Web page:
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Review: True Biz

Updated: May 19

4/5 stars

So many thoughts! I really enjoyed this book, but it also has some issues. Since I am Deaf-community-adjacent (work at NTID, so I'm around Deaf and hard-of-hearing [DHH] coworkers and students all day, but am not DHH myself), I've been lucky enough to learn what a lot of folks in the community think of the book. And because of my work, and the fact that my mom is a CODA (child of Deaf adults), I also have that perspective.

The book follows three main characters, all connected to a school for the Deaf in Ohio. The principal, whose name is February, is a CODA, and lives with her wife and her aging mother on the campus of the school. Austin is a student at the school. He comes from a strong Deaf family - mother is Deaf, father is hearing but an ASL interpreter - and is what some playfully call "Deaf royalty" because on his mother's side deafness goes back many generations (which is rare). And finally, Charlie is a brand new student at the school, having been mainstreamed for all of her life to that point. Her hearing parents had her "implanted" when she was very young (i.e. she has a cochlear implant), but it never really worked for Charlie. She grew up language-deprived, with no ASL, and almost no hearing.

The plot really centers on the different experiences of these three individuals (plus a few other minor characters) with and in the Deaf world. February struggles to find ways to help Charlie integrate into the school, all while grappling with how it will feel when her mother dies and she no longer has that familial connection to deafness. Charlie learns a whole new way of existing, where she can communicate with others and understand everything being said - and what that means for her relationships with her parents, individually. Her father is easier - he is taking the time to learn ASL. Her mother, though, refuses to accept her daughter's deafness, and will not learn ASL. And Austin realizes his picture-perfect Deaf family may not be quite so rosy, when he learns that they are considering implanting his baby sister.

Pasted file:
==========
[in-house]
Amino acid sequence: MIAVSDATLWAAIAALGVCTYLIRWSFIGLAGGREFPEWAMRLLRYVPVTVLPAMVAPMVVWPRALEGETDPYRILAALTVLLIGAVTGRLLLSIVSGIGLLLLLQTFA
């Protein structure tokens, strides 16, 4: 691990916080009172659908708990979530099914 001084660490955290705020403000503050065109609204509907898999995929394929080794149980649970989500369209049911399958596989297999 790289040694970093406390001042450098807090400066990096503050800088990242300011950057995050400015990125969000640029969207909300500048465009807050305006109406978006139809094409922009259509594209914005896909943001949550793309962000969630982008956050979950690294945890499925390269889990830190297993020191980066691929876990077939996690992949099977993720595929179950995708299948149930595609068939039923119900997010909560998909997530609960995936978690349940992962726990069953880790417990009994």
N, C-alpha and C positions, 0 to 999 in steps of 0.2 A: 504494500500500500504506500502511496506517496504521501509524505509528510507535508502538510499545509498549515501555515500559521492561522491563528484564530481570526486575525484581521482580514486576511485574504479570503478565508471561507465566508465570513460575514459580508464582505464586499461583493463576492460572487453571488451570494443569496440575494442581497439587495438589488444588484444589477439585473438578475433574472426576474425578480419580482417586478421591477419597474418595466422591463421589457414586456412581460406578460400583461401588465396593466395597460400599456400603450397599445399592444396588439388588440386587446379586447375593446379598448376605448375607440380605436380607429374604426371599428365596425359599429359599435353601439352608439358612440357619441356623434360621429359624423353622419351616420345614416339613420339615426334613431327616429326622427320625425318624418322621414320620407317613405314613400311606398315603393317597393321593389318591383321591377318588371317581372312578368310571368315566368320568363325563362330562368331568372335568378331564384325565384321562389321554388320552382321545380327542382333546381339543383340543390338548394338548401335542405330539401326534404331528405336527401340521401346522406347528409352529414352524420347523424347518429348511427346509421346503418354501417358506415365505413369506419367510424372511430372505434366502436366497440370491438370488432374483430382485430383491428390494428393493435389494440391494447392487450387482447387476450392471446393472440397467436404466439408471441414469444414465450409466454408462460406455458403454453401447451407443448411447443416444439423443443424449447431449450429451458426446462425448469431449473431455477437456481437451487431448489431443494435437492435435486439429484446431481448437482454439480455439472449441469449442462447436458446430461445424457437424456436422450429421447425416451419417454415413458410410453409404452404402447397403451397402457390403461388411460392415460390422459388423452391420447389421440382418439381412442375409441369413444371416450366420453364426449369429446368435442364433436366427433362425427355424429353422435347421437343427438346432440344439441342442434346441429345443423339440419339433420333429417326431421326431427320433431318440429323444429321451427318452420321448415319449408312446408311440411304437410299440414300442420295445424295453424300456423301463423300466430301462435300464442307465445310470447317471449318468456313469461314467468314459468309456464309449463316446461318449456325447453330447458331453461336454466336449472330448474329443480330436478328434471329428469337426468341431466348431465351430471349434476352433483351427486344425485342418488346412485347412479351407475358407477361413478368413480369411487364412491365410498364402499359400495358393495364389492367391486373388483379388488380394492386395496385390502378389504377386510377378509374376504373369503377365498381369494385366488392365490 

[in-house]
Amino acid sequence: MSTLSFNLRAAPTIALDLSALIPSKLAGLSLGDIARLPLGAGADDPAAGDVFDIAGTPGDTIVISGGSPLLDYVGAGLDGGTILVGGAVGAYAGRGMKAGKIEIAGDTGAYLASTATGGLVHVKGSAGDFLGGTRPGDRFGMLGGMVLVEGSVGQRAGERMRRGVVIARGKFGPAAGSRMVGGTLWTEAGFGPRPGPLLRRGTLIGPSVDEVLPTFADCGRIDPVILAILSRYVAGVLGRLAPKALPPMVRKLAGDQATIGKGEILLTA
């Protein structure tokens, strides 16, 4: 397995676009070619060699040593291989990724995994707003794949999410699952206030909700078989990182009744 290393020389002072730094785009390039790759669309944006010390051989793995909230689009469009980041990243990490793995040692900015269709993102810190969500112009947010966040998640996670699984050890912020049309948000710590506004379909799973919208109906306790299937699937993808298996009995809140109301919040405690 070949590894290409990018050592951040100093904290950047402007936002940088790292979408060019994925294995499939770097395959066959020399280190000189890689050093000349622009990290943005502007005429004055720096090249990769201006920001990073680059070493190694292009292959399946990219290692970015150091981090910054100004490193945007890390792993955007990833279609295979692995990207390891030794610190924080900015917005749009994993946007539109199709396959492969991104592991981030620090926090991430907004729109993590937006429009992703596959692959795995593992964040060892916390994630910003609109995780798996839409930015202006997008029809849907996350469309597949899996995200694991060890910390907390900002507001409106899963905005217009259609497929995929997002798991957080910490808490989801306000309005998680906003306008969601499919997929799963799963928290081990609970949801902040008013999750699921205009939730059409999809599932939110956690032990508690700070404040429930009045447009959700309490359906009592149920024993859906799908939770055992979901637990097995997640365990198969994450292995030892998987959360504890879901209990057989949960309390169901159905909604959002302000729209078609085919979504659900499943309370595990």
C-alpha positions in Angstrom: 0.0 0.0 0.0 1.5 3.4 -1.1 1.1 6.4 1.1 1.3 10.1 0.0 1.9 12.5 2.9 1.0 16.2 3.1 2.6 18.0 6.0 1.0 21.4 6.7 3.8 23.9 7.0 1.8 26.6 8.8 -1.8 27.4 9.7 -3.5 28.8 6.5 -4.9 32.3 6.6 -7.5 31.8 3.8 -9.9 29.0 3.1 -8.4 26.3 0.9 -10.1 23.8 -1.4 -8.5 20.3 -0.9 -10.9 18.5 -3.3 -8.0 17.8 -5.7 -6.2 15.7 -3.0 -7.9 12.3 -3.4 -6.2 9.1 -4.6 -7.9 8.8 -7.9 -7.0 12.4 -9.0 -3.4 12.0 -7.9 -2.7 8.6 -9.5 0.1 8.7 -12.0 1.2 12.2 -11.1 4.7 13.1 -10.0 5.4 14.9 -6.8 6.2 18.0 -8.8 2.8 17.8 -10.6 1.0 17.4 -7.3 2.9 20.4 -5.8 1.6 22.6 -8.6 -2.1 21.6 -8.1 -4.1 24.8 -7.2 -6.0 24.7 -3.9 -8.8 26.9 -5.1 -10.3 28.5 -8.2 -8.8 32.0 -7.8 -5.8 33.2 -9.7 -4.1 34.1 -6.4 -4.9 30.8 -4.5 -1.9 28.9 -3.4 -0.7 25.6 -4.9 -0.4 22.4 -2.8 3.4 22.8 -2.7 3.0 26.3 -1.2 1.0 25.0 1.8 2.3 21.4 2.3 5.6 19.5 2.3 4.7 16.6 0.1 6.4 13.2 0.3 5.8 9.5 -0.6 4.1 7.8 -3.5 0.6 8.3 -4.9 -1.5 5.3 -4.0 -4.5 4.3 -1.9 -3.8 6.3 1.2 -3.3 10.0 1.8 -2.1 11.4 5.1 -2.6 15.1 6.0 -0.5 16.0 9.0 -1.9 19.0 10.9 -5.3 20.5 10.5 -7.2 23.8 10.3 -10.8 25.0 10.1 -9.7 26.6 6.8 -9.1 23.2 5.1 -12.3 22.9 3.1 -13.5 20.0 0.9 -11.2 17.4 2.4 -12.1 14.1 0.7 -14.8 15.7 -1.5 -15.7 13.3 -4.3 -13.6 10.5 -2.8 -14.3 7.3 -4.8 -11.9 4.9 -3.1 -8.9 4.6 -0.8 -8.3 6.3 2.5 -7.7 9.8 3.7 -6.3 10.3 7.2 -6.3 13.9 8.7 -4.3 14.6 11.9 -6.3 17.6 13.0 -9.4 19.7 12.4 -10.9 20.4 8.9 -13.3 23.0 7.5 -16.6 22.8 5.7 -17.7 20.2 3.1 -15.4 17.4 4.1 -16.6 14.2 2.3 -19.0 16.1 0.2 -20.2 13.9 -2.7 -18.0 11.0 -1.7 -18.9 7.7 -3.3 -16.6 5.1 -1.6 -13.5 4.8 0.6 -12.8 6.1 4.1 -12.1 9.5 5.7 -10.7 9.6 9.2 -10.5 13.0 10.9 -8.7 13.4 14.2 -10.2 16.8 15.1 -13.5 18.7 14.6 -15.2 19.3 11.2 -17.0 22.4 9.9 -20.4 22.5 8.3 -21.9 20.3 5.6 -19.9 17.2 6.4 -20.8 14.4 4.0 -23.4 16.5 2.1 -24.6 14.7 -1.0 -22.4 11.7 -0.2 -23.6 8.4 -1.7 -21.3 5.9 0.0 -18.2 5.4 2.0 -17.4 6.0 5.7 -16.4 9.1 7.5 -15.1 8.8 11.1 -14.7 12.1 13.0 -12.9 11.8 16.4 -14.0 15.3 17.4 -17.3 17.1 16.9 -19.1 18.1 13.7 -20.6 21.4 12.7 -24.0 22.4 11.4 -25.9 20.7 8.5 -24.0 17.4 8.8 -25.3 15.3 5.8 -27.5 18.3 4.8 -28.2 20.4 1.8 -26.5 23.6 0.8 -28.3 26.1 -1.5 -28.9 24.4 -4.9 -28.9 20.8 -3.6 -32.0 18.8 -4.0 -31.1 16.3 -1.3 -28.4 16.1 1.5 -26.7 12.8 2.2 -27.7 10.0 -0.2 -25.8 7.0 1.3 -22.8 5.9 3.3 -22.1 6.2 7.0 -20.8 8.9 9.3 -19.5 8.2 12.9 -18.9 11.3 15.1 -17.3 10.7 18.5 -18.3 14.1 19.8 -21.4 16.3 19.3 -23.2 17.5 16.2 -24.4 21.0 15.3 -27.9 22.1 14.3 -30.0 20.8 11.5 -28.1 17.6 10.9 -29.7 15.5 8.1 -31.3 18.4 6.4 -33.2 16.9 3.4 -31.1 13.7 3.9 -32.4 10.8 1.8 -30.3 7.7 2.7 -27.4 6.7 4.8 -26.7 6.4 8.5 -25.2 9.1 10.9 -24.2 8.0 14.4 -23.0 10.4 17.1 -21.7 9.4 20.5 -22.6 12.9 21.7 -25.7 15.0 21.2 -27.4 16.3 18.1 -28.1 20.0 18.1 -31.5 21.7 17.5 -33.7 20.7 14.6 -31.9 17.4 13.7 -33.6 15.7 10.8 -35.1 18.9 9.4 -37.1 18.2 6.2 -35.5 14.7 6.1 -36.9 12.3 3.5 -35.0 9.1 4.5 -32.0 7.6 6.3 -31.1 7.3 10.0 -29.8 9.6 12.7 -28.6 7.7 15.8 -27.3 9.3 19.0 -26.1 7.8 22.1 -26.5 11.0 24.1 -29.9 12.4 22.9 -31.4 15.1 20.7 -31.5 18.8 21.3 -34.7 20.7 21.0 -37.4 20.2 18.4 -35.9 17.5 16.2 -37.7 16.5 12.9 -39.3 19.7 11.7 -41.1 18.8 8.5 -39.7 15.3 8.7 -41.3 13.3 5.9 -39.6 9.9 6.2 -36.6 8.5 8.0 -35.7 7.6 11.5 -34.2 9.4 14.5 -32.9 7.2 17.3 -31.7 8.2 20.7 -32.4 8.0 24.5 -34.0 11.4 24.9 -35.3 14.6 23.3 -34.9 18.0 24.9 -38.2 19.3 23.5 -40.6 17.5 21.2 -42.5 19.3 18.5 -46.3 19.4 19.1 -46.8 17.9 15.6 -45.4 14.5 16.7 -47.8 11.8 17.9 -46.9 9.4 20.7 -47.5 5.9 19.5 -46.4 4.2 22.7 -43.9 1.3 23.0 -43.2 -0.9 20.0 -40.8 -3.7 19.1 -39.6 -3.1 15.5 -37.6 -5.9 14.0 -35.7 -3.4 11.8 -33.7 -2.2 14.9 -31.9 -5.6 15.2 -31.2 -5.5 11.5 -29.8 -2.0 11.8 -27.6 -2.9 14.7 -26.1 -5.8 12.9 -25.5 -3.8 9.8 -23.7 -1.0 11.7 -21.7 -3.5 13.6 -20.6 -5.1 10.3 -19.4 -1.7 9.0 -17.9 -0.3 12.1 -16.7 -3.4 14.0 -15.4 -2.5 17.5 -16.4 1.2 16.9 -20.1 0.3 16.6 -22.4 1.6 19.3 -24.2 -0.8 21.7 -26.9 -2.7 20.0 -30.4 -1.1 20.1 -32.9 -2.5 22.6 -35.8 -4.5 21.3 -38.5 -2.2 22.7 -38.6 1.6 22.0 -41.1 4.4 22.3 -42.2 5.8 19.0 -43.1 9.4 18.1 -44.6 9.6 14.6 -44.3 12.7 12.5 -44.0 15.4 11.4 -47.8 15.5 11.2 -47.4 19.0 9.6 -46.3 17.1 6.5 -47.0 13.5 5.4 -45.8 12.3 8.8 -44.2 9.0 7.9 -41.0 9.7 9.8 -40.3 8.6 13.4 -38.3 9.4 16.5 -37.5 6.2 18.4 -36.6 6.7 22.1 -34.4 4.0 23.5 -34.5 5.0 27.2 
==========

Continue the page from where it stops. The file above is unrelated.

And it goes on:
And all of this is on the backdrop of a school in a district that is facing extreme budget cuts. Unfortunately, it is a well-worn path, schools for the Deaf being shuttered. The book does not sugar coat any of the hardships each character faces, including the fact that the ending of the book feels as abrupt as the closing of a school might feel to February and all of her students.

Nović herself is Deaf, which gives credence to the book as a whole, though it's also clear that she has a real axe to grind when it comes to cochlear implants and DHH students being put into mainstream schools, as opposed to schools for the Deaf. The vehemence with which she discusses both seems a little dated - like yes, this is how people felt in the 1980's, but this book is set in the present day, and attitudes have changed. That's not to say that there are not those in the Deaf community that agree, but that being mainstreamed and having a cochlear implant are no longer the exception. They're closer to the rule (for better and for worse).

I wondered as I read, "Who was this book written for?" It's certainly of interest to the Deaf community, in part because there are so few representations of deafness in pop culture, but ultimately I think this is a book for a hearing audience. Scattered throughout it are instructional pages that describe different aspects of ASL grammar, Deaf culture, etc... things the Deaf community already knows. Like the 2021 movie CODA, this is a glimpse into ONE story about Deaf people, written by ONE person reflecting their perspectives. No two stories will be the same. Hopefully a hearing audience does not take this for "the truth" of deafness, and recognizes that it's one story of millions.

One thing I learned, as a hearing person, from the informational/instructional pages was about the dialect of Black ASL. I knew nothing more than that it existed. Amongst other things, I learned of the divergence of ASL from BASL because of school segregation.

My book club, The Book Thieves, will be discussing True Biz next week Thursday, September 14 at 6:30 pm at Writers & Books (740 University Ave), if you'd like to join!

(P.S. Turns out this is my 200th post since I started this blog on January 1, 2020!)


UP NEXT: Everyone Knows Your Mother is a Witch, by Rivka Galchen

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